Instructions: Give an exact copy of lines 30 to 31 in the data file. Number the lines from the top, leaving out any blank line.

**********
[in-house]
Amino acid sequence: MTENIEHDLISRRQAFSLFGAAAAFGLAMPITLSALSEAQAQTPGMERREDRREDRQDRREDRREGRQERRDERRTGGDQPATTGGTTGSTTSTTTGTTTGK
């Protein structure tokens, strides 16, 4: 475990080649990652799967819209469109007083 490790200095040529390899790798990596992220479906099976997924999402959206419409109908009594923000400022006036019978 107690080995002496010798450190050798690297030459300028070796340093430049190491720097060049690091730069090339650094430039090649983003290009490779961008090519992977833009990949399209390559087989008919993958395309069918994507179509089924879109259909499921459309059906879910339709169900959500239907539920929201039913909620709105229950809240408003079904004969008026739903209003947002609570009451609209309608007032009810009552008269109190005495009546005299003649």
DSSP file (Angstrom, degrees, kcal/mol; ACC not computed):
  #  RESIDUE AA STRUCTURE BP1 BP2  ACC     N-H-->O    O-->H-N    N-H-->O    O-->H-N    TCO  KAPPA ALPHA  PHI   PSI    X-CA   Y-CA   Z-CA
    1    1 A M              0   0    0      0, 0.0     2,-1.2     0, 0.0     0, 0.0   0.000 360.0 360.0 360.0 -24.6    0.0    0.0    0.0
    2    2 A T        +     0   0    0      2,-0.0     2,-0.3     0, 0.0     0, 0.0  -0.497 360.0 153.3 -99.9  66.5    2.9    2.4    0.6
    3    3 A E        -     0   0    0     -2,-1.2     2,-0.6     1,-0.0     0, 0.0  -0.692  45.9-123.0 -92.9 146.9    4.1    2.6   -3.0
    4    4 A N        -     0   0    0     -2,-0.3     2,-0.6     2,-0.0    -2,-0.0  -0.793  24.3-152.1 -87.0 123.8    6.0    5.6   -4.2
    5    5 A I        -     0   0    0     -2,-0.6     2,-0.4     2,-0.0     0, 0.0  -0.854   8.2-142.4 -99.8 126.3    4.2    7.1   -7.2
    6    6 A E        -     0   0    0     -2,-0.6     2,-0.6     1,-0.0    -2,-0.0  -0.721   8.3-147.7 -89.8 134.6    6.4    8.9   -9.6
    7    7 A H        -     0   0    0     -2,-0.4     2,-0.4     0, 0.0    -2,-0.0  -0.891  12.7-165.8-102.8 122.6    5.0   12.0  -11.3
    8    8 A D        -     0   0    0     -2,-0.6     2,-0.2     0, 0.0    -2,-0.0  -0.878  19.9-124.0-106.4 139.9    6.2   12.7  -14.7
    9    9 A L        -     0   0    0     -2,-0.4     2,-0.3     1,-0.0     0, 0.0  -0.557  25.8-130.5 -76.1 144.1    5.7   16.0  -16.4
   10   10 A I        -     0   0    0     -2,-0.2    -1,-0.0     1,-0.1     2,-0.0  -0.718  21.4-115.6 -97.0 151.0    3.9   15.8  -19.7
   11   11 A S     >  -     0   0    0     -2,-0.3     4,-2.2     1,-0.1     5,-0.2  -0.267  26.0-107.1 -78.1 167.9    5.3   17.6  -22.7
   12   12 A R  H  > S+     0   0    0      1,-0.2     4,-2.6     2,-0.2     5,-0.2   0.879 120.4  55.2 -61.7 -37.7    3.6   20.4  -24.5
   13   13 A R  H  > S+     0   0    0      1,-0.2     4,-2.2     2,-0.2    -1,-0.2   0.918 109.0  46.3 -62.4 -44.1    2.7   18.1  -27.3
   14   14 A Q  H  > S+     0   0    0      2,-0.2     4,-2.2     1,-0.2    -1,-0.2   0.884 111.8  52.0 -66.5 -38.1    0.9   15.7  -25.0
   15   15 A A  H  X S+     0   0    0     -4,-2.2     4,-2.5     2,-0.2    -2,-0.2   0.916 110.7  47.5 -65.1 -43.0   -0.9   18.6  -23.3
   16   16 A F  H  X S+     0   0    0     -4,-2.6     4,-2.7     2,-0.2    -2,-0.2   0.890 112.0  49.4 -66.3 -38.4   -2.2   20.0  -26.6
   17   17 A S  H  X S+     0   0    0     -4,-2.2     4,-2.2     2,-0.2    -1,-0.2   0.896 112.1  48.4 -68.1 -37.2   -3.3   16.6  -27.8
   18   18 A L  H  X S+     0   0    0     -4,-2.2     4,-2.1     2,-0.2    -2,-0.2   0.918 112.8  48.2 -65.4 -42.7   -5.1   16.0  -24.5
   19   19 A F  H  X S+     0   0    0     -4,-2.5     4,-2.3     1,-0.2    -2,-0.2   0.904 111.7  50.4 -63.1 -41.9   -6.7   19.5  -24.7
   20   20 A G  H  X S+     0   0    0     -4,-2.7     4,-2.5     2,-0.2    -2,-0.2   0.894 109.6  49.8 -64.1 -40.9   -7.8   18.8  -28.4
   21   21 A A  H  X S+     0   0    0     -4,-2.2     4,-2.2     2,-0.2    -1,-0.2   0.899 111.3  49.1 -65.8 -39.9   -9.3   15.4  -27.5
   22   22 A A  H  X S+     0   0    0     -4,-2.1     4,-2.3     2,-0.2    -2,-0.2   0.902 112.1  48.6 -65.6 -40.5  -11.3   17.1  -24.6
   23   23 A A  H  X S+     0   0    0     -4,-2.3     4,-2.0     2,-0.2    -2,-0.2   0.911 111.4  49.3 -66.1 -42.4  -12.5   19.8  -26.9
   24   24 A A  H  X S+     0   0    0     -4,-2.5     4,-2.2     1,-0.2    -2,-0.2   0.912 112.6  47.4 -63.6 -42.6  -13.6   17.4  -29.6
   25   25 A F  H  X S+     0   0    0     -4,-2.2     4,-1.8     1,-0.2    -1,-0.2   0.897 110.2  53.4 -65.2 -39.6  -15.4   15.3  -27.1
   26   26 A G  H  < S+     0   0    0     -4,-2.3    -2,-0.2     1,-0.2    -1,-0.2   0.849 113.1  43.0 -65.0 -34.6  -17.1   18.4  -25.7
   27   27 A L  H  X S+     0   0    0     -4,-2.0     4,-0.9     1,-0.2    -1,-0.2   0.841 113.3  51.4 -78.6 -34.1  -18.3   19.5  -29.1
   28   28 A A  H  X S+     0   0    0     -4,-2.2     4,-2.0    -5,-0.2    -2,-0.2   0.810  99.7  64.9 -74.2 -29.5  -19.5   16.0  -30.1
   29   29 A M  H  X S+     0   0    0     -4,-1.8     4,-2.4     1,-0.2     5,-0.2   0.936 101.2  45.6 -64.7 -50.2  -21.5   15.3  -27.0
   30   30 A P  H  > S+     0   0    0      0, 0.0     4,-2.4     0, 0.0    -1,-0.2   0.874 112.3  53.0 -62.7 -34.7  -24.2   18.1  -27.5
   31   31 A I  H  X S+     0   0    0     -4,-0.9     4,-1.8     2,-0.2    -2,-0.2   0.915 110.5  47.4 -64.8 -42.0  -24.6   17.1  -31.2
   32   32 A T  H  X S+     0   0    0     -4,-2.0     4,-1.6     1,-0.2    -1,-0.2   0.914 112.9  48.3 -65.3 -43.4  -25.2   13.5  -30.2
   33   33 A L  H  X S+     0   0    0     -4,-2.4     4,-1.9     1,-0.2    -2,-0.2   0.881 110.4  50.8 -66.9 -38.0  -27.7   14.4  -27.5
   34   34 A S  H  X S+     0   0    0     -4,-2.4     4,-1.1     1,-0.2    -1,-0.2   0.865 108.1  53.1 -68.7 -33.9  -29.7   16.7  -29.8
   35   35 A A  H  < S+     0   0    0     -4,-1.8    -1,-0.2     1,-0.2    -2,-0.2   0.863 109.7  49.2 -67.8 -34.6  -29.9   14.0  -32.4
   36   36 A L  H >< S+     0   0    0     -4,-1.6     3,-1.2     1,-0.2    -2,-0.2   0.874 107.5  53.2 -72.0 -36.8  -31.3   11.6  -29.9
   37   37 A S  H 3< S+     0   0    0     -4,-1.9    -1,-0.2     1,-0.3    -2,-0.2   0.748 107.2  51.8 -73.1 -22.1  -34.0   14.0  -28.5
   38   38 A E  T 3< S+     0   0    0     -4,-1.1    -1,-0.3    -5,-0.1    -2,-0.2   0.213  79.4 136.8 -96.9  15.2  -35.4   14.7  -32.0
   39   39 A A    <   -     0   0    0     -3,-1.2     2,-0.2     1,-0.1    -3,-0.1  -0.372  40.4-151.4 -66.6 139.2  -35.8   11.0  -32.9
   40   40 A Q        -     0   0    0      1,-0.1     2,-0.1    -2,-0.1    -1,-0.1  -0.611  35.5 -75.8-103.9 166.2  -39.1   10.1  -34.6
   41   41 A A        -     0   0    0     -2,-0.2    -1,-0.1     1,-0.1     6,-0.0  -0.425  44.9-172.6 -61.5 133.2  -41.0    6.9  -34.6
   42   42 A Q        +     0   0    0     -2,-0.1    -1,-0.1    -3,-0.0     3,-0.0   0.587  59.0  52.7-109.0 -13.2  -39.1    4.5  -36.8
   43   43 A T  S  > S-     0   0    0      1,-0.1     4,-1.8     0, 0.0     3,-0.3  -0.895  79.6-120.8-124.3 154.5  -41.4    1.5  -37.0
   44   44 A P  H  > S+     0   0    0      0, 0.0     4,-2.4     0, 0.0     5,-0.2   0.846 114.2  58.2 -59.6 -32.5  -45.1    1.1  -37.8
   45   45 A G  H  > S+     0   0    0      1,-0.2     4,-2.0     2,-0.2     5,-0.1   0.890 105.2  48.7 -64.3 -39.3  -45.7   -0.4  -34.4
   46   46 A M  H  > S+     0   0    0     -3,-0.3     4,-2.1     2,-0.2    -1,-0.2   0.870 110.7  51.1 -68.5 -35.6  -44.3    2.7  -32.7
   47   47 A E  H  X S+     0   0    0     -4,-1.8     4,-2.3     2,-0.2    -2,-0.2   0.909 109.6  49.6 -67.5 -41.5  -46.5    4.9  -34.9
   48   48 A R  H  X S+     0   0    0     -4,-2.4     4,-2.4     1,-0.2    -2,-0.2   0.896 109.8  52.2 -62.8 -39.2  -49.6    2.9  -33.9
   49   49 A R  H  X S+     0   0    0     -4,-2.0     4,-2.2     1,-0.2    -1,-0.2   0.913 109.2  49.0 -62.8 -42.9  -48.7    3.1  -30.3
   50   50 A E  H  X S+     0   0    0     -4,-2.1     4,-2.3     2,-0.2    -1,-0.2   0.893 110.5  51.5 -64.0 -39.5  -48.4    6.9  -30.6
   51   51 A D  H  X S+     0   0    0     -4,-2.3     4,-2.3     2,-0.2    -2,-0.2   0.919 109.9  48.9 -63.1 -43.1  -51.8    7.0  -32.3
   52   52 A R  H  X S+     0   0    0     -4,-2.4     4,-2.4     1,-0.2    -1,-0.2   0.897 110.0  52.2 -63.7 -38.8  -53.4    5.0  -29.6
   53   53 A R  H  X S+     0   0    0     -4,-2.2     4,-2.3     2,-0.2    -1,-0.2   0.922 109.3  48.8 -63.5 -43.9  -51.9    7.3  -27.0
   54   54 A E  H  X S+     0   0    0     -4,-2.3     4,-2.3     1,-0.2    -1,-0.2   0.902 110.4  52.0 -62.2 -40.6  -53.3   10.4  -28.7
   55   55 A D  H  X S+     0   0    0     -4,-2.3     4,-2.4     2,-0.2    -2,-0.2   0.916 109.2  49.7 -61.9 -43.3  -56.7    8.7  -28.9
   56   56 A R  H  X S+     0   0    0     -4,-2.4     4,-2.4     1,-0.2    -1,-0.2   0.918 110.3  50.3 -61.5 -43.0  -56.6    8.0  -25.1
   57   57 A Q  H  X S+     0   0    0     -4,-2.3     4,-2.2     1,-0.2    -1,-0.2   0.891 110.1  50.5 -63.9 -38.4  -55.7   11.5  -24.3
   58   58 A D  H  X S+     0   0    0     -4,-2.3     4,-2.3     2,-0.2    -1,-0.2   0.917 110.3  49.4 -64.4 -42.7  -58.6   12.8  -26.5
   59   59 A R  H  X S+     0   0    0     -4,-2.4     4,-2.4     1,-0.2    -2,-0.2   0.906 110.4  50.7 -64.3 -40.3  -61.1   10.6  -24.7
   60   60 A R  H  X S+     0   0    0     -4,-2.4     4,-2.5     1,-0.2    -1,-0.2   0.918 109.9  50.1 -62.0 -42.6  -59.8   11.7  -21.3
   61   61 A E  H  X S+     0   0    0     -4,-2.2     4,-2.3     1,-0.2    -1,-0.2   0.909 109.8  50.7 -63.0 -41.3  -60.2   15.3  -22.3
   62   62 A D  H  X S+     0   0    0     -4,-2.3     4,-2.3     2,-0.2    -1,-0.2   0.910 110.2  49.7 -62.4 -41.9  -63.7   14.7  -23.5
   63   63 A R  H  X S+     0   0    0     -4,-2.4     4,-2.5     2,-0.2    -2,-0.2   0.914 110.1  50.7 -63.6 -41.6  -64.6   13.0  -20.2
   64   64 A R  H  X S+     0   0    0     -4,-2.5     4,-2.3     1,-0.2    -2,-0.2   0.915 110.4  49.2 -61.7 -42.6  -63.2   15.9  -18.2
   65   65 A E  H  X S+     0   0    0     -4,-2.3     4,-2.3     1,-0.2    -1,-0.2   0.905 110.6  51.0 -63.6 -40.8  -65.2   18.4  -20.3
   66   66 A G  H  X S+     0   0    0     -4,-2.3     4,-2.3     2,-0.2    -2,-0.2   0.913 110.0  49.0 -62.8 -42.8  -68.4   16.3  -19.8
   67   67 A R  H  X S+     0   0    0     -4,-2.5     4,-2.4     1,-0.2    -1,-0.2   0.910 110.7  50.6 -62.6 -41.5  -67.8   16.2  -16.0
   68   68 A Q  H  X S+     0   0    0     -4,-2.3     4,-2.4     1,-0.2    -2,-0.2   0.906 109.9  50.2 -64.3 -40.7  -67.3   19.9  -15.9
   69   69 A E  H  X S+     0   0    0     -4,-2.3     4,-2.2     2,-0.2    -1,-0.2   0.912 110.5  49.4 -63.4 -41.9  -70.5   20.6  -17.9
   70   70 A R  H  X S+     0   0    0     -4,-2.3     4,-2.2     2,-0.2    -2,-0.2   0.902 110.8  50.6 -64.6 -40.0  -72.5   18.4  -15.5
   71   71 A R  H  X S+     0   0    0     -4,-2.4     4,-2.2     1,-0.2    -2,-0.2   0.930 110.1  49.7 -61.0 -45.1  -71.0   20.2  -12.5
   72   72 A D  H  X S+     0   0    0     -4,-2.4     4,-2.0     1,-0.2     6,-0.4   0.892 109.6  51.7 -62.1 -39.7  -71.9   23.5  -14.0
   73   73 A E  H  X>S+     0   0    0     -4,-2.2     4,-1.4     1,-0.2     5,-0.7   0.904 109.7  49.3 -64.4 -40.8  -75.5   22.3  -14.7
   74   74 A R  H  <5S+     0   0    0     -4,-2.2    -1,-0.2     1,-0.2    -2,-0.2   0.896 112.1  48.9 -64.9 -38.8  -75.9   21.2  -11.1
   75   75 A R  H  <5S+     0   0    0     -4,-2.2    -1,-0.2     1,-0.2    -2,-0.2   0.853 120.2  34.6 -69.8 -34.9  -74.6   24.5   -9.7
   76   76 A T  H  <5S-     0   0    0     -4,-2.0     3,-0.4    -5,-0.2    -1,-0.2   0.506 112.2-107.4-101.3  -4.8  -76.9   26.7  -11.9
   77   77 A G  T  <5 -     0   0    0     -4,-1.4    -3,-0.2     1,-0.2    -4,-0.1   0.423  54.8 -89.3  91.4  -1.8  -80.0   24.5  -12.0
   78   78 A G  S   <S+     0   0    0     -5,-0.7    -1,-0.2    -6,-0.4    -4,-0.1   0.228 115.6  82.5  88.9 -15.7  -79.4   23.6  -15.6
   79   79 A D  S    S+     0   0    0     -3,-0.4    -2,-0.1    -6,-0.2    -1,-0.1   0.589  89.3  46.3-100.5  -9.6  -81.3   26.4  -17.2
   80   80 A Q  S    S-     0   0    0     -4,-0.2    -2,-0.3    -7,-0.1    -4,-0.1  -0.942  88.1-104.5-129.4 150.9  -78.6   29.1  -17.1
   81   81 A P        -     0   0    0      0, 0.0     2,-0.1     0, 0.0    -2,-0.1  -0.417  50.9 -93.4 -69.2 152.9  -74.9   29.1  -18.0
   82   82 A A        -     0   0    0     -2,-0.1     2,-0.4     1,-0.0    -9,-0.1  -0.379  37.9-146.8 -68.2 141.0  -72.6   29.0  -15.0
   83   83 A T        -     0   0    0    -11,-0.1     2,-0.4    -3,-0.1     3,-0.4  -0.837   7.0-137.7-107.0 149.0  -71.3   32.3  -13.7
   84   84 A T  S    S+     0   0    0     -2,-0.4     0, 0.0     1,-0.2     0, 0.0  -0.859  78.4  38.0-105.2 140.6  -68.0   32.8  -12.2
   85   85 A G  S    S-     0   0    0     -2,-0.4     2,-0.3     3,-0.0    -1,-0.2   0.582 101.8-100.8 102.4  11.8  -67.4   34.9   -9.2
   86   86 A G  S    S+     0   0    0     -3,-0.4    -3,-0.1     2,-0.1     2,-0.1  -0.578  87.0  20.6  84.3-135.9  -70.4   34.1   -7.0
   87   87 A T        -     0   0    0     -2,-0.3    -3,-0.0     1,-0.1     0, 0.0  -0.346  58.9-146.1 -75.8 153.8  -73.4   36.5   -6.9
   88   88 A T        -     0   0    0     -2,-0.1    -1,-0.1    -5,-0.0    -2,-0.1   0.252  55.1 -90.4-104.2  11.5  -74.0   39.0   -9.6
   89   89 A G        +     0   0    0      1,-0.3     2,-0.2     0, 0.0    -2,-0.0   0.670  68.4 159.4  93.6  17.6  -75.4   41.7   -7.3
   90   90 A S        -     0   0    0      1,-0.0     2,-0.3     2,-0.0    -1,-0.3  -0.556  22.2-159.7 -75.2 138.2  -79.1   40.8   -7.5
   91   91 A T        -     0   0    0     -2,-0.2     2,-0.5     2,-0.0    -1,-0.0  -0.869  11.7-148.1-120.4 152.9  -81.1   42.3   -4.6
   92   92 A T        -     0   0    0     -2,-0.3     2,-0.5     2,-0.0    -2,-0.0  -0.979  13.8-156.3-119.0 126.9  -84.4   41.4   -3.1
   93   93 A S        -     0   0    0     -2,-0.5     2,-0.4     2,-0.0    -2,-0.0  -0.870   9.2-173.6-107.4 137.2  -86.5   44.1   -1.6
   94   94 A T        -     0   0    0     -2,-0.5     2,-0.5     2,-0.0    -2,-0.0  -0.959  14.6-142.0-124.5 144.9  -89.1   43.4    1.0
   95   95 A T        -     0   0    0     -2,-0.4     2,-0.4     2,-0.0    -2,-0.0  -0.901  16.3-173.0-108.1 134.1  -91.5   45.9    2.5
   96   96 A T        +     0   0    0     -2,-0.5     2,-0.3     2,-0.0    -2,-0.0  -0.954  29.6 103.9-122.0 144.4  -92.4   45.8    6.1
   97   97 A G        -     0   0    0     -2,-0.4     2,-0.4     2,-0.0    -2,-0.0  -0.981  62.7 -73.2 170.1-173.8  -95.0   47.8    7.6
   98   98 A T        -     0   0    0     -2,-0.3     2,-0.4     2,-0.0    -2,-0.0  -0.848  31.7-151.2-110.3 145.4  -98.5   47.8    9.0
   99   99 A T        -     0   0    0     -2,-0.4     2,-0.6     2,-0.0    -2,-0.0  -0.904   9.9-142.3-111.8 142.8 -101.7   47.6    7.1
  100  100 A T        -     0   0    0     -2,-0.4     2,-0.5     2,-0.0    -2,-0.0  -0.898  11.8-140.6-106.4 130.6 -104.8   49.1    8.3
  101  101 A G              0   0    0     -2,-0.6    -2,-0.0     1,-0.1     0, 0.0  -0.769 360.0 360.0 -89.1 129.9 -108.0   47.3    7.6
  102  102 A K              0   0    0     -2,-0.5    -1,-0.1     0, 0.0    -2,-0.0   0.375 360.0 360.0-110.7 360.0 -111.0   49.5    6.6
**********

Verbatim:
   25   25 A F  H  X S+     0   0    0     -4,-2.2     4,-1.8     1,-0.2    -1,-0.2   0.897 110.2  53.4 -65.2 -39.6  -15.4   15.3  -27.1
   26   26 A G  H  < S+     0   0    0     -4,-2.3    -2,-0.2     1,-0.2    -1,-0.2   0.849 113.1  43.0 -65.0 -34.6  -17.1   18.4  -25.7